Moore notes that the state’s Gaming Commission has a similar commissioner-led structure, yet there is no reported dissention between the staff and commissioners.
In addition to issues described in the letter, Sen. Moore’s office has received reports of a hostile work environment at the commission. His office has referred these complaints to the Massachusetts Commission Against Discrimination and the state auditor.
Insiders noted that the lack of oversight and accountability has also meant additional wasted funds: Travel and meal reimbursement between Jan. 2022 and Sept. 2023 has topped $80,000. A $35,000 “cannabis wall mural” was commissioned in 2022 and sits in the Worcester headquarters which has, until recently, remained mostly empty for three years. There are also allegations of a culture of gender discrimination and misogyny including men who violate human resources policies are protected and women are not protected and even fired for less egregious behavior. This has left the commission open to additional and costly litigation.
State Auditor Diana DiZoglio has indicated that she spoke with the senator and has "expressed that she will absolutely be working with him to help address the concerns raised to increase accountability."
In his missive, Moore also takes the commission to task for licensing delays.
Processing delays, host community agreement, community impact fees, all issues that need to be reviewed by an outside auditor
“Delay in the licensure process has become a frequent complaint regarding the CCC,” Moore noted adding that the lack of transparency and communication between the commission and applicants offers no timeline on when to expect to complete the process. “An extended opaque licensing process only favors prospective licenses with the financial resources to sustain themselves through the licensing process – which undermines equity goals.”
What oversight are the commissioners exercising over the processing of licenses?
How are these delays impacting the equity goals of the commission?
Why is the commission unable to give even a rough or estimated timeframe to prospective applicants?
What steps is the commission taking to reduce delays as part of the licensing process?
What is the recourse for a prospective licensee faced with undue delay as part of the application process?
Soter, who has repeatedly filed a measure that would allow veterans to use referral letters from Veterans Affairs' medical providers to access a medical marijuana card, a process that has a yearly renewal requirement, is also frustrated at the lack of movement within the commission.
Bellingham Rep. Soter also expressed frustration at slow pace of approvals
Currently, because marijuana is listed as a schedule 1 drug by the Drug Enforcement Administration, doctors employed by Veterans Affairs, a federal agency, are prohibited from issuing medical marijuana cards, forcing veterans to seek the cards from private practitioners. Those doctors’ costs can add up; sometimes up to $300 a year.
“We desperately need to get this done,” Soter said. “We need to extend these benefits to our veterans and save them money. Cannabis could prove to be better than opioids, without the same addictiveness. When people use it to alleviate pain, there is a different response from the body.”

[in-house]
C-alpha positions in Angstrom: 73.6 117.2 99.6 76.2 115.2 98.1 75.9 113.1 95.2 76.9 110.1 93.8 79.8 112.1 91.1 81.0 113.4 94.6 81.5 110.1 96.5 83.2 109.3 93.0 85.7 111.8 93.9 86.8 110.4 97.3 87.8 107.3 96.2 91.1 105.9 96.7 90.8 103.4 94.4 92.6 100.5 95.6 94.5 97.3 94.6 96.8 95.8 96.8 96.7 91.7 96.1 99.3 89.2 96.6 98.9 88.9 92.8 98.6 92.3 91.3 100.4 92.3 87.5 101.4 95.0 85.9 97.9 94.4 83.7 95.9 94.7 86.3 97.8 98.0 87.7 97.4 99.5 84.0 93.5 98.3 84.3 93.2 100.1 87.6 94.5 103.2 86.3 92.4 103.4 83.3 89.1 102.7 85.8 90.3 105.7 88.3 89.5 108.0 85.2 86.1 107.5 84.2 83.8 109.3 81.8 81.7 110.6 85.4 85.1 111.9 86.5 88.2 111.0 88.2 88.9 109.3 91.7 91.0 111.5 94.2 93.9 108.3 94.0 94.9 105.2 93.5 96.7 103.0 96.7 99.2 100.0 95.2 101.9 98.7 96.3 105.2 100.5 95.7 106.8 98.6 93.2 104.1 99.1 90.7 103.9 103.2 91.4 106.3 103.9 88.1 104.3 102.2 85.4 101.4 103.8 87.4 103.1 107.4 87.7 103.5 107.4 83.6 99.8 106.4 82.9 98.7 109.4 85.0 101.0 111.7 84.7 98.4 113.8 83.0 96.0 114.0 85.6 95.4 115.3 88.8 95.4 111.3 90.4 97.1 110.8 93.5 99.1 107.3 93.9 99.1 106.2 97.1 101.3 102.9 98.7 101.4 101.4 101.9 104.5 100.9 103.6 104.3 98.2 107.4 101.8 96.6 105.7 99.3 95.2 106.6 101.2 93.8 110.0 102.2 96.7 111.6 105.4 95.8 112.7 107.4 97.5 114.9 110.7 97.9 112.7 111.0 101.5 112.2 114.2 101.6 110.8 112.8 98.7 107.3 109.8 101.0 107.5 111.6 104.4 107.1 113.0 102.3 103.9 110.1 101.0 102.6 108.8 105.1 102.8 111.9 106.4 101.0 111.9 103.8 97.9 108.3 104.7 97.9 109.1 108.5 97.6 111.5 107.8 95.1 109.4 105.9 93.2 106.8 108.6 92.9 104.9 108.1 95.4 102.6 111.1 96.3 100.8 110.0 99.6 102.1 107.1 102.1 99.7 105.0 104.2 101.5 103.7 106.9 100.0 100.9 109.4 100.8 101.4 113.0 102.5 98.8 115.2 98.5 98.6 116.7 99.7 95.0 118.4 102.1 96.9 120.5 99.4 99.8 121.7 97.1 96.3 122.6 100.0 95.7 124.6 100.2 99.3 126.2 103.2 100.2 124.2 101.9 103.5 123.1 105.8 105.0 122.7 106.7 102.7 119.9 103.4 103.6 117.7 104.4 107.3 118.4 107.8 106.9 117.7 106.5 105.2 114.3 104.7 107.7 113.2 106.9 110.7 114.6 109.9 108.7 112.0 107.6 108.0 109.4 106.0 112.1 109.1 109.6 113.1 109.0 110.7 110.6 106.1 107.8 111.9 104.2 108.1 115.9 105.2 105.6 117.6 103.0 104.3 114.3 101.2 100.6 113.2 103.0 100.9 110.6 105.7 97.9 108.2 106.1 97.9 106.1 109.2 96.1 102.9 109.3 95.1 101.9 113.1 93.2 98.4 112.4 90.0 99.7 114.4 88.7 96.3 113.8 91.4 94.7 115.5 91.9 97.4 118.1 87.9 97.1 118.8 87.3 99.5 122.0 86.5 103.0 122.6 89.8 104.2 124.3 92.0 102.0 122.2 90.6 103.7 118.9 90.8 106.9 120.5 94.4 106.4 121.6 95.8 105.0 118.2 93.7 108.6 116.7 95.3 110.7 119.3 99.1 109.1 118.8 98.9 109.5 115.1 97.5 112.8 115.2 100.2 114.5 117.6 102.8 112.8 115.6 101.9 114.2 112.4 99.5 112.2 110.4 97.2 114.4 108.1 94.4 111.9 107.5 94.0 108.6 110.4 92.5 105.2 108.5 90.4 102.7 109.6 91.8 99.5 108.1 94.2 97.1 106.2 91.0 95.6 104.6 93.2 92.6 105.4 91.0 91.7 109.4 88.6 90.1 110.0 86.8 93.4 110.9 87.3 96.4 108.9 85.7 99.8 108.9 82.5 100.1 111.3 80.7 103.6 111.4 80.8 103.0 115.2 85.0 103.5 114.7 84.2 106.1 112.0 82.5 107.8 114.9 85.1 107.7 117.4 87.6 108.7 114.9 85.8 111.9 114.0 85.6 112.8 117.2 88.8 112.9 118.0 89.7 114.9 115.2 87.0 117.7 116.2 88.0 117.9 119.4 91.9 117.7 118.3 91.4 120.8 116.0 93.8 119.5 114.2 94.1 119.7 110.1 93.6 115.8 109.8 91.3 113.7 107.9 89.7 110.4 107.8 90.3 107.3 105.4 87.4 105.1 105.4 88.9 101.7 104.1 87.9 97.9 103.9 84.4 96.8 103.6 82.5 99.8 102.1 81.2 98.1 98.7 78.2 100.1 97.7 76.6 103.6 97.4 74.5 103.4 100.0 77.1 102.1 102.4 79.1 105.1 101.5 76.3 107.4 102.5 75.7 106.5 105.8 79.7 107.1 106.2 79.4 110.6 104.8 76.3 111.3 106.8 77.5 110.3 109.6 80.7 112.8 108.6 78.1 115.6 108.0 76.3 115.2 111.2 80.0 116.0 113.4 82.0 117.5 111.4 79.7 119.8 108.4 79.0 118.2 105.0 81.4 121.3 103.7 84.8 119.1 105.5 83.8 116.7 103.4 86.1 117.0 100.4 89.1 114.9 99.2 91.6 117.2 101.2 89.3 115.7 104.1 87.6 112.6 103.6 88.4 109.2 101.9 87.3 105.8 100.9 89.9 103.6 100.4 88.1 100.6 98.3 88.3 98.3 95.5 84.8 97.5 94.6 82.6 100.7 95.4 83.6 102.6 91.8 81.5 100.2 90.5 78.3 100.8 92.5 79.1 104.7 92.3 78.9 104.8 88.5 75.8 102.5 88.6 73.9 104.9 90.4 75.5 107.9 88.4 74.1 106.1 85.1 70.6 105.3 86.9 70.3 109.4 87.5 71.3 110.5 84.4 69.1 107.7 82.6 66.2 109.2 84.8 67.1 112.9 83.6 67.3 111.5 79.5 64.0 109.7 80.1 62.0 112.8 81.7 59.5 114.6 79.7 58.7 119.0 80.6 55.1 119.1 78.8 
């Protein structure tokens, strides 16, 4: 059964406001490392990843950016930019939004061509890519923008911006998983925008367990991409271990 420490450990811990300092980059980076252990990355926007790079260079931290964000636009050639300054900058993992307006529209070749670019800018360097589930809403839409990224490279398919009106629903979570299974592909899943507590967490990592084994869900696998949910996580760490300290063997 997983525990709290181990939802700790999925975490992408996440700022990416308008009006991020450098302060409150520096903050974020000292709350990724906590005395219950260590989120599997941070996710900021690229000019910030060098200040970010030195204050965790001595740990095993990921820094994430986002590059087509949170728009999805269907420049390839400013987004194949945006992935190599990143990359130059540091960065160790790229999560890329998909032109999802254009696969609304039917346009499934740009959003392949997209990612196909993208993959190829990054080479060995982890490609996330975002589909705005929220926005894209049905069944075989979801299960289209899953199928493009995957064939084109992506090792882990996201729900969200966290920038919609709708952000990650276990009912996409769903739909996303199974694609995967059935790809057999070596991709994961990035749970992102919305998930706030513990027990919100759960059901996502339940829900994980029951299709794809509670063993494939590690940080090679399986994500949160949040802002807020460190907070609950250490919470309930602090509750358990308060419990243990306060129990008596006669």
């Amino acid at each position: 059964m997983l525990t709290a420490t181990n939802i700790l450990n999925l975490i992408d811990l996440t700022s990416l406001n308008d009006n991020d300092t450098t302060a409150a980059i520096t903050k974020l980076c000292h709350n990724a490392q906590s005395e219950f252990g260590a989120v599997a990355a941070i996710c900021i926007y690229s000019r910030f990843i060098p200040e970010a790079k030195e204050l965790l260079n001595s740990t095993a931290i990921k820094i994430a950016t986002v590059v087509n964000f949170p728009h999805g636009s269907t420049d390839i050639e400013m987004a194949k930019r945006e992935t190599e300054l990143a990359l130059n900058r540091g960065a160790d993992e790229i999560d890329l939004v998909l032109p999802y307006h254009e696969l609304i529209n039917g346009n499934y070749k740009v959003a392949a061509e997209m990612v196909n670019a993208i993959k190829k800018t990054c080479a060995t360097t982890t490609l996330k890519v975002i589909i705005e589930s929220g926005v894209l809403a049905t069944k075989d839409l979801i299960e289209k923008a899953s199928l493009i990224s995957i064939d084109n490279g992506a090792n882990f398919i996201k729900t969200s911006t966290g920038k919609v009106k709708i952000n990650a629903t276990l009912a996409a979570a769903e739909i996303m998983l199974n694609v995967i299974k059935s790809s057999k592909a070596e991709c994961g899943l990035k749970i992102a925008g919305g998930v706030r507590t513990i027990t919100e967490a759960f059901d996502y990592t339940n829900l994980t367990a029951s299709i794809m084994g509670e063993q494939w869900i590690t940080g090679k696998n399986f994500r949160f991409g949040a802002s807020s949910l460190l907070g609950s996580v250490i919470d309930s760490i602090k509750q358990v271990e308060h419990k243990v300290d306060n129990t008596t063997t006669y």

He agrees the commission needs a complete overhaul, “inside and out. It’s moving way too slow,” Soter said.
“I am absolutely frustrated,” Soter said. “This is a multi-million business; we need to get someone inside.”
Moore is also frustrated by the commission’s lack of responsiveness to an issue he has brought before the body several times in the past: The issue of excluding registered sex offenders from public-facing employment positions in the industry as delivery drivers or sales staff at dispensaries.
He said that, “recent regulatory updates proposed by the CCC create the risk that individuals required to register as sex offenders will be able to obtain registration as retail or delivery operator agents.”
When marijuana was legalized for adult recreational use in 2017, the commission’s position was that employees with access to customers and their personal data, driver’s licenses and home addresses should be held to a higher suitability standard. Recent regulatory changes opened the door to allow employment of people who may have a criminal record, specifically those adjudicated on marijuana possession charges. However, Moore said, the commission has the right, and duty, to include restrictions that bar adjudicated sex offenders from public-facing positions in the industry.
The Massachusetts cannabis business surpassed $5 billion in cumulative sales this year. And while industry insiders report falling prices and a glut in supply, the sector is still strong.
Five commissioners oversee the regulatory agency: O’Brien, who was just suspended of her duties, Nurys Camargo, Ava Callender Concepcion, Kimberly Roy and Bruce Stebbins. Neither Moore nor Soter see the turmoil in the agency as being generated by the leadership.
“All five are great,” Soter said, adding that the former commissioners have all performed admirably.
But, he said, change needs to happen to bring transparency and accountability to the regulatory body. That change could start, as Moore has requested, with an oversight component. It could also include subpoenas, Soter said.
This article originally appeared on Telegram & Gazette: Lawmakers cite problems in the agency overseeing pot, needs oversight